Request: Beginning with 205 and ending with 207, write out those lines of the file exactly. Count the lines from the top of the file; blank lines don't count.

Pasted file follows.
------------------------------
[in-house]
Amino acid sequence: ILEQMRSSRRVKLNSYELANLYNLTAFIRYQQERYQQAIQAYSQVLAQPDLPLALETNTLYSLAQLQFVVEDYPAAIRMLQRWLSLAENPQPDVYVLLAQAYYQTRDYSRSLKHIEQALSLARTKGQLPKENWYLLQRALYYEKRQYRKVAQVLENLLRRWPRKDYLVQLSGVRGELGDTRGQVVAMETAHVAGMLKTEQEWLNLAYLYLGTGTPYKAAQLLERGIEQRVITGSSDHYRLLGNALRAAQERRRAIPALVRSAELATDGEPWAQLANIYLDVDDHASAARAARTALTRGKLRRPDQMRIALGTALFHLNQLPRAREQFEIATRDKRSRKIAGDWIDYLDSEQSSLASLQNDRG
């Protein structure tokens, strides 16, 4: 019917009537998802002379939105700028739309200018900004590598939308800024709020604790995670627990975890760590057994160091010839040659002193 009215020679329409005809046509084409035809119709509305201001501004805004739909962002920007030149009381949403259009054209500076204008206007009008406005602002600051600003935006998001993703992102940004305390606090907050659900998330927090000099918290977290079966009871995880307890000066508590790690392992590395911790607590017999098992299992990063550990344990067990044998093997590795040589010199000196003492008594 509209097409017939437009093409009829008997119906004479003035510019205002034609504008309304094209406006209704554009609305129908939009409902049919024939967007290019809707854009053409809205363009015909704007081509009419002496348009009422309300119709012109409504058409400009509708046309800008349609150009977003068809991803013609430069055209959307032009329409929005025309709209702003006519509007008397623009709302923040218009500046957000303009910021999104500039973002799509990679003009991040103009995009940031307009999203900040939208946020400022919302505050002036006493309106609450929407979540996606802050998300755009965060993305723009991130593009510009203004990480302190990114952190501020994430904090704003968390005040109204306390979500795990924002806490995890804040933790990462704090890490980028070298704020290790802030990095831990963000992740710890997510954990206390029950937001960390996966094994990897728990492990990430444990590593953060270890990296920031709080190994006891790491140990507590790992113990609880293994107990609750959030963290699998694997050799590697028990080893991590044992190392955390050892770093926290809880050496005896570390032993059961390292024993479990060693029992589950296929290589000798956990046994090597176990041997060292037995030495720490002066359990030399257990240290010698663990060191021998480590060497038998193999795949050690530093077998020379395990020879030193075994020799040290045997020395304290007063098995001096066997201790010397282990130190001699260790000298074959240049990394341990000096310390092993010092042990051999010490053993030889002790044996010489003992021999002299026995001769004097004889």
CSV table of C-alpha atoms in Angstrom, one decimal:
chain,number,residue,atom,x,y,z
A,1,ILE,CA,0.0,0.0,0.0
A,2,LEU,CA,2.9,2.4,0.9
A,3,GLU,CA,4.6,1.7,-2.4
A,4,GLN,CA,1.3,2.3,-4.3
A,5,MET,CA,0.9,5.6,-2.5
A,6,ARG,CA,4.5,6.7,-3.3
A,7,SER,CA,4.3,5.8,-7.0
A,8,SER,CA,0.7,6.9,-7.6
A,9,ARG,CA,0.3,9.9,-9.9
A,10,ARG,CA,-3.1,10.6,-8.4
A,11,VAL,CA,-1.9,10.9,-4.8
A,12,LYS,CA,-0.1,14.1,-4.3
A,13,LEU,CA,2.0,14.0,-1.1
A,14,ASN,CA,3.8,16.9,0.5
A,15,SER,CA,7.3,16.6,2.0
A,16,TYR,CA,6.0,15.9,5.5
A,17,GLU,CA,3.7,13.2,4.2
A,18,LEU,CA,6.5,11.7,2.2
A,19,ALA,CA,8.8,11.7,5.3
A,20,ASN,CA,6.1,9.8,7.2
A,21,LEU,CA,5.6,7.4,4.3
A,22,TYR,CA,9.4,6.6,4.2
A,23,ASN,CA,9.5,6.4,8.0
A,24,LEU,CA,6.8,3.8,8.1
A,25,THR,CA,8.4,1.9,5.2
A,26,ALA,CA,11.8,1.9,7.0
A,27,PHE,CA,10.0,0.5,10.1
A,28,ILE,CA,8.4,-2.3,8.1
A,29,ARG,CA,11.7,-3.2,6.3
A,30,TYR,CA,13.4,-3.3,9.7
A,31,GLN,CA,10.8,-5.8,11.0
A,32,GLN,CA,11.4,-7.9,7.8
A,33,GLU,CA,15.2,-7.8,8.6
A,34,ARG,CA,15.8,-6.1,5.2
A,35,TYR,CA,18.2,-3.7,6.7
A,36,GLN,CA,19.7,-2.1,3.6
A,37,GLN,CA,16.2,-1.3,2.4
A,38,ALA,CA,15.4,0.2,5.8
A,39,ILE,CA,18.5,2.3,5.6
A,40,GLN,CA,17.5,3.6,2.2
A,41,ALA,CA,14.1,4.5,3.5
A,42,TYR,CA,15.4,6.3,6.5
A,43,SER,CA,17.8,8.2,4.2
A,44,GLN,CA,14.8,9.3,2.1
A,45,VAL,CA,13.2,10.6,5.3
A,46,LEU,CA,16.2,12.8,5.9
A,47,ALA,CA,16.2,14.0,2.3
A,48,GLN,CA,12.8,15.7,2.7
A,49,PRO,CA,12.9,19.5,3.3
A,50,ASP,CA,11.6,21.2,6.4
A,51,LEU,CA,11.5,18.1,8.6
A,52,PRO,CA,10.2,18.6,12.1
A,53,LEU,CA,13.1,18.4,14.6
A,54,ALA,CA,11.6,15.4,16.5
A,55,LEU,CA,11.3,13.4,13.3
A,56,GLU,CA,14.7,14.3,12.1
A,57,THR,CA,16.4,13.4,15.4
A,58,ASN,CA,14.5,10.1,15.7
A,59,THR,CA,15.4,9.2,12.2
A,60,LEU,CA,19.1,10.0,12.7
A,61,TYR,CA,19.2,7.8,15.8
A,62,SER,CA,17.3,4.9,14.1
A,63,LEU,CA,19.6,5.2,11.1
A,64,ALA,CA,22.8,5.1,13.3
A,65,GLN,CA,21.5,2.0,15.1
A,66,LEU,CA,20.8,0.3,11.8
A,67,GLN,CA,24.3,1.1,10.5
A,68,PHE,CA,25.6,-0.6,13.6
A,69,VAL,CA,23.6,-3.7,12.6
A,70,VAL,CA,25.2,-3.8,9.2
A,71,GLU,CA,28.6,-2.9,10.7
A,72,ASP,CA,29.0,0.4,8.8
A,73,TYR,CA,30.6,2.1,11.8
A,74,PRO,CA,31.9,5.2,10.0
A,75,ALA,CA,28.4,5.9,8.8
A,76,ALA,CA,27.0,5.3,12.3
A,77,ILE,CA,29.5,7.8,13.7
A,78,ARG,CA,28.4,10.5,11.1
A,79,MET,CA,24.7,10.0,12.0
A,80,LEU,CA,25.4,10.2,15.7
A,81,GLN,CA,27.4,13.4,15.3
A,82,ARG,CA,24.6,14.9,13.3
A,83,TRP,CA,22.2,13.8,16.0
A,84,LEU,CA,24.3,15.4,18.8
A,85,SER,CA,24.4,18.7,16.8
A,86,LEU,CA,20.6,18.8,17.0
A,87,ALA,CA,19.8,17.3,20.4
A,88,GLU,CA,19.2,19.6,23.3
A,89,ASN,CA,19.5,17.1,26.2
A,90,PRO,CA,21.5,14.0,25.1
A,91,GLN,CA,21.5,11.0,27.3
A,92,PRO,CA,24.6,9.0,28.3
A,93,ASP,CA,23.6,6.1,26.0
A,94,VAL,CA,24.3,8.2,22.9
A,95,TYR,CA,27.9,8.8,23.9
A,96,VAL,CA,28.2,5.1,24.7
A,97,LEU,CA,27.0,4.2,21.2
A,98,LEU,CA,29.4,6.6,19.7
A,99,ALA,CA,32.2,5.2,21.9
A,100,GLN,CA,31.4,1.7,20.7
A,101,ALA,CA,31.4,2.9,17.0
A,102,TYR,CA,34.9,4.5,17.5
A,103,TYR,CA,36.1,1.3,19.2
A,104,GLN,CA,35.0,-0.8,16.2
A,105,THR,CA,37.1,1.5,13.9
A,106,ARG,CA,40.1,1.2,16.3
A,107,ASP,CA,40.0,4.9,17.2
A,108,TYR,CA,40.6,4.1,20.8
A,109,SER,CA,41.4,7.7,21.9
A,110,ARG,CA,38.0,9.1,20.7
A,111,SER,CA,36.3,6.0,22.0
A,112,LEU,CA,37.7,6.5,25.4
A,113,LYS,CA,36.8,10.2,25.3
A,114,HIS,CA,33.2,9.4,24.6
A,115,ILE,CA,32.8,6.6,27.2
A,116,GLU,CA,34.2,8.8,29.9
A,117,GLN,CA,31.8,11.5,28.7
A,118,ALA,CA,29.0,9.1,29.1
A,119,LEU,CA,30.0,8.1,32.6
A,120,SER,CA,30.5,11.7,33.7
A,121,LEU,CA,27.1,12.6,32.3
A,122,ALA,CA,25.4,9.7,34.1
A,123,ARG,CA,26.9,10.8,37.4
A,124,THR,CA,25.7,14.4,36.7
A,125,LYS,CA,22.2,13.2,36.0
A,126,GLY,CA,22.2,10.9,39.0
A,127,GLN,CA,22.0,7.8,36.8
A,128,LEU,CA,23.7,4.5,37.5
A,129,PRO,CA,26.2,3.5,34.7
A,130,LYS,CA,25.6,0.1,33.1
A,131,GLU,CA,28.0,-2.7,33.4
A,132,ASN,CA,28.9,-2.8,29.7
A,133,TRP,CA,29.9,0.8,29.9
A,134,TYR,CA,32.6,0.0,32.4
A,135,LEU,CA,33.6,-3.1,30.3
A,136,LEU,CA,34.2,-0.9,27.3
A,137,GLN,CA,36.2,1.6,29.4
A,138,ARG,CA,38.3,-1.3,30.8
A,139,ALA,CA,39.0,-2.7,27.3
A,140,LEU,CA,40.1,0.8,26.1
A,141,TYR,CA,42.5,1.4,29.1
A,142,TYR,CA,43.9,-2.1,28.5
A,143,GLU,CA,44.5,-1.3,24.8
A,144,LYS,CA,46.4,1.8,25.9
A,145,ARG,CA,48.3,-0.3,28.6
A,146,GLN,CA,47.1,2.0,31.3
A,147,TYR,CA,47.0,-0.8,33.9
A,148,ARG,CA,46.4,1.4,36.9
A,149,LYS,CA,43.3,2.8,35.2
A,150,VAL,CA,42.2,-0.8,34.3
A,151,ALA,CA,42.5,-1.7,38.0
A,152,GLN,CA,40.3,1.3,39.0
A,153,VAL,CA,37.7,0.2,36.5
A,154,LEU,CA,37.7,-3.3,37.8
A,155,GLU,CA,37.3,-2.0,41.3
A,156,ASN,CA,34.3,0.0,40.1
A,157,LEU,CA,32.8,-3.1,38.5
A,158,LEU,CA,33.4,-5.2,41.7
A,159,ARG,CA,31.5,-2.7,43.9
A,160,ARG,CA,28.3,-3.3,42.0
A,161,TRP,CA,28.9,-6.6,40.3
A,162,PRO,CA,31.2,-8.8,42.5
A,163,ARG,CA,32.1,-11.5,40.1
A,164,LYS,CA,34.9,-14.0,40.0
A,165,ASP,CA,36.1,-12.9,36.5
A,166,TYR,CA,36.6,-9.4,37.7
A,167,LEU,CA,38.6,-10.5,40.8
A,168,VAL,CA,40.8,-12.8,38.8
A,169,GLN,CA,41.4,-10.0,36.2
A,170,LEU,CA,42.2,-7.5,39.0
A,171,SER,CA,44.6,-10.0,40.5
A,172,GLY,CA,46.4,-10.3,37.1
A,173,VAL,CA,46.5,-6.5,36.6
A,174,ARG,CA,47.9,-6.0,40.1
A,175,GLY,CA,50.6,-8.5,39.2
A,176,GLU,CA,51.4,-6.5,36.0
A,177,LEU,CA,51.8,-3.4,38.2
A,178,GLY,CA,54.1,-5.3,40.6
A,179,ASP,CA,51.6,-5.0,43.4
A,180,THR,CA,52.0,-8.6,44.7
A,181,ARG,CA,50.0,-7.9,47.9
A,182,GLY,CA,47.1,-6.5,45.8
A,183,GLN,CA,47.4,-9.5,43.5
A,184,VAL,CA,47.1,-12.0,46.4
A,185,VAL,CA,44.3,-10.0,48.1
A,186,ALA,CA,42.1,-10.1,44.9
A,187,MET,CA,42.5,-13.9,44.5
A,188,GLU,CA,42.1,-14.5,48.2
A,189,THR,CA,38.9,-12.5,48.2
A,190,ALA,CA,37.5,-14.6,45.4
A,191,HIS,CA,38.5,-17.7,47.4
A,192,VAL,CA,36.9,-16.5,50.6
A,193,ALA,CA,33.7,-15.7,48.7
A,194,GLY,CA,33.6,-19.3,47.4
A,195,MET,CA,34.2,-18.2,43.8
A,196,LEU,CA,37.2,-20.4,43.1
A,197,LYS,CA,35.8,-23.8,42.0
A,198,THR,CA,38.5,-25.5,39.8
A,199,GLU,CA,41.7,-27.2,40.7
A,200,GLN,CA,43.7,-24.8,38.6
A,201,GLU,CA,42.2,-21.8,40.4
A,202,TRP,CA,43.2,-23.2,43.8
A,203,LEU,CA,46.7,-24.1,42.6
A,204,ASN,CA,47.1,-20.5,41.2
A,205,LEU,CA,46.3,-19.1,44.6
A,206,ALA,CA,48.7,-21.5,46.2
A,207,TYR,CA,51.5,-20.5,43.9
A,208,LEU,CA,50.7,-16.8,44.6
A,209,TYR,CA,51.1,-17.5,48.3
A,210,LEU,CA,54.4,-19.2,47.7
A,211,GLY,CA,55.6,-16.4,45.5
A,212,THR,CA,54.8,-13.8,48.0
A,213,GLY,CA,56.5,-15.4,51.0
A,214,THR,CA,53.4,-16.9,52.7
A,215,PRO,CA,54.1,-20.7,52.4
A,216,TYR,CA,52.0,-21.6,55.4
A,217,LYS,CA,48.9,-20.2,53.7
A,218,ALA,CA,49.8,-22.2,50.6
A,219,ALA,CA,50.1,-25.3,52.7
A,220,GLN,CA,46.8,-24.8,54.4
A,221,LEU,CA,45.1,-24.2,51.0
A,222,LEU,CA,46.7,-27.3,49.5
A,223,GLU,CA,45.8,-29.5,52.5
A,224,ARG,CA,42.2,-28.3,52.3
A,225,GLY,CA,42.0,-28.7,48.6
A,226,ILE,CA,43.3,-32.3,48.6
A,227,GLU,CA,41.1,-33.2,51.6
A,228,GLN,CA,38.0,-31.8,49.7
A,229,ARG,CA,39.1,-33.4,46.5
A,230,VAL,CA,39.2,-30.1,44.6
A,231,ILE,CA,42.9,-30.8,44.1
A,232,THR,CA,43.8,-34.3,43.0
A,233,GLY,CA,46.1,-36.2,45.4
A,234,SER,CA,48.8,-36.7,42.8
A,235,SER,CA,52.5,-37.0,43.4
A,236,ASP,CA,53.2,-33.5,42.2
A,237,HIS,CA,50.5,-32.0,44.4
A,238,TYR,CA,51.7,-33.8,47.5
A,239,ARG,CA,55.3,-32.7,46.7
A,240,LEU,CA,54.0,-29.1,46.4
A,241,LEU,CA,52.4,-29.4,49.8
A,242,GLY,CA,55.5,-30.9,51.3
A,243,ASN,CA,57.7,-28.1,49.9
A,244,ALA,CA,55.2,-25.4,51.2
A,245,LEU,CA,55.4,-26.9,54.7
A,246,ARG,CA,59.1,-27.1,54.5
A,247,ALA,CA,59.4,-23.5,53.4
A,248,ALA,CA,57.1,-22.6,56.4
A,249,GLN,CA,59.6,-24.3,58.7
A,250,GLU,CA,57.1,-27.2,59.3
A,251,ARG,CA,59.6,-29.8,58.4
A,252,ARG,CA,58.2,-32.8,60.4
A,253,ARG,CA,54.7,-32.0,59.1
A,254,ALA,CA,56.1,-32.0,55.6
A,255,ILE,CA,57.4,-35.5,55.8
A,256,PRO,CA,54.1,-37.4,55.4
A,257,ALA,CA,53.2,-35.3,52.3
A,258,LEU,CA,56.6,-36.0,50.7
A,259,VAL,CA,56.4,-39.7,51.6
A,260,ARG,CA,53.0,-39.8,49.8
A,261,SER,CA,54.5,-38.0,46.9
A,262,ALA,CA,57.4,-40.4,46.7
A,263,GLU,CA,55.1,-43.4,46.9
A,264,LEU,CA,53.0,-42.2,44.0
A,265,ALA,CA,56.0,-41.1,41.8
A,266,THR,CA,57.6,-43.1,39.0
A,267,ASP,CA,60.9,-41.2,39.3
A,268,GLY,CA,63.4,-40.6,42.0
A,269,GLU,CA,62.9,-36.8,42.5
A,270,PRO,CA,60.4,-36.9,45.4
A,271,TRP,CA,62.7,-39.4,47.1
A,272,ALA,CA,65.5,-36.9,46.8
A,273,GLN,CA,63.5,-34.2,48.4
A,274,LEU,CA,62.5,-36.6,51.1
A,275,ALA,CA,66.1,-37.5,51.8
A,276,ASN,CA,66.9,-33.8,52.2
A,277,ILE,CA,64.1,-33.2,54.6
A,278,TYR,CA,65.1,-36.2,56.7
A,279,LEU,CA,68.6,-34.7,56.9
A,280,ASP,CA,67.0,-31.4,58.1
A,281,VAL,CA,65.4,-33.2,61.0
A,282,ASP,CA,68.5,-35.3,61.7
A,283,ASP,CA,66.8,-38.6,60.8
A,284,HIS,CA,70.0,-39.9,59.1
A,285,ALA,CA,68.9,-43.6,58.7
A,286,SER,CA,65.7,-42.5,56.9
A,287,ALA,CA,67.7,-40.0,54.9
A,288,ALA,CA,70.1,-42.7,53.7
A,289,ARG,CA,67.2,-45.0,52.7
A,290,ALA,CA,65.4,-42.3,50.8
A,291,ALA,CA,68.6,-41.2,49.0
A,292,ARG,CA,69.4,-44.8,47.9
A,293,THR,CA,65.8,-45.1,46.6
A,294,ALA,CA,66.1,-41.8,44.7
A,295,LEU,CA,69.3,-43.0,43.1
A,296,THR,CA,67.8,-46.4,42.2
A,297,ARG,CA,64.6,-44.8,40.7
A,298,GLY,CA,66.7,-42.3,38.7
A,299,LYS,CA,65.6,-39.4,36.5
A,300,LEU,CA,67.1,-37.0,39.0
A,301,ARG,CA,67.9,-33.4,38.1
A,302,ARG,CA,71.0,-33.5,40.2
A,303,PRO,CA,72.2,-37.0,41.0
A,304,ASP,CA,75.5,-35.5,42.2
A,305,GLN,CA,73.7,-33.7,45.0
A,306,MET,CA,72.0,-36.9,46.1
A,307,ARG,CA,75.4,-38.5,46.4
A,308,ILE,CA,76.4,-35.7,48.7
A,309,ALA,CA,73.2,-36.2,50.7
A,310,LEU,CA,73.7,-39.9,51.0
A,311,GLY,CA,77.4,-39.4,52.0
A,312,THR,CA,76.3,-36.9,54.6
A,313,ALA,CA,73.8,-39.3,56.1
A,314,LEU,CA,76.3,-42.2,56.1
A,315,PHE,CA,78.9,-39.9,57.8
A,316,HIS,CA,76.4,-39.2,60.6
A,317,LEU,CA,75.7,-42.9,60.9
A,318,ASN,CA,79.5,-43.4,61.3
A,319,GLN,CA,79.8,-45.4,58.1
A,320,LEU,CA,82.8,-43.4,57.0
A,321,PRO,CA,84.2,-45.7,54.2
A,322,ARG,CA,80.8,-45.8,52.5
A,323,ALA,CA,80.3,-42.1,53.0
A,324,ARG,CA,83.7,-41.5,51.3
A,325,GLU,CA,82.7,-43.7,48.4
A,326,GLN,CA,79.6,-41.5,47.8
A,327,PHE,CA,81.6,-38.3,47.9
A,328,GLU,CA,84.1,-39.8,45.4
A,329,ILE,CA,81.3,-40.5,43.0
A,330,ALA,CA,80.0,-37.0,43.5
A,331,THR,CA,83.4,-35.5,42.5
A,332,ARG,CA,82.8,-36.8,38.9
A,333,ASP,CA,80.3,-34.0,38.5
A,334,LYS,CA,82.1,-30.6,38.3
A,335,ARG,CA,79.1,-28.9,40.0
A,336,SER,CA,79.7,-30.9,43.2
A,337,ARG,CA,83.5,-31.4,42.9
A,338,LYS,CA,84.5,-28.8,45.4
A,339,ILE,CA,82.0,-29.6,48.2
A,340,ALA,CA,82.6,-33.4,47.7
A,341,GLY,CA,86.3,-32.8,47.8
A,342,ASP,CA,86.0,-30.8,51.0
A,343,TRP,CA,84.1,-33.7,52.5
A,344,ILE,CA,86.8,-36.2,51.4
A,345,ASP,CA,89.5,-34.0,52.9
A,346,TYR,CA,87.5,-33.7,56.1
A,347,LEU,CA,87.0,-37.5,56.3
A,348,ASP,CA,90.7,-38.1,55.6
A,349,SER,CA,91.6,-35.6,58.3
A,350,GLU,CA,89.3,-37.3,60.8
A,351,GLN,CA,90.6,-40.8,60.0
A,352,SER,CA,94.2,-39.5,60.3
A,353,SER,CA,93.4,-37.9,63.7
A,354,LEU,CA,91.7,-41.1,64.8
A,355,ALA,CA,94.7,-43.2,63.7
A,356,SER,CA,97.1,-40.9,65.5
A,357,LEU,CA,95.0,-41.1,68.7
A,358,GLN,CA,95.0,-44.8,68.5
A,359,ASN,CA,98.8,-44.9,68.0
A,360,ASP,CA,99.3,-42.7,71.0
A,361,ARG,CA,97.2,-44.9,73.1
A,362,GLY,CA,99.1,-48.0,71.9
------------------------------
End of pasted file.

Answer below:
A,200,GLN,CA,43.7,-24.8,38.6
A,201,GLU,CA,42.2,-21.8,40.4
A,202,TRP,CA,43.2,-23.2,43.8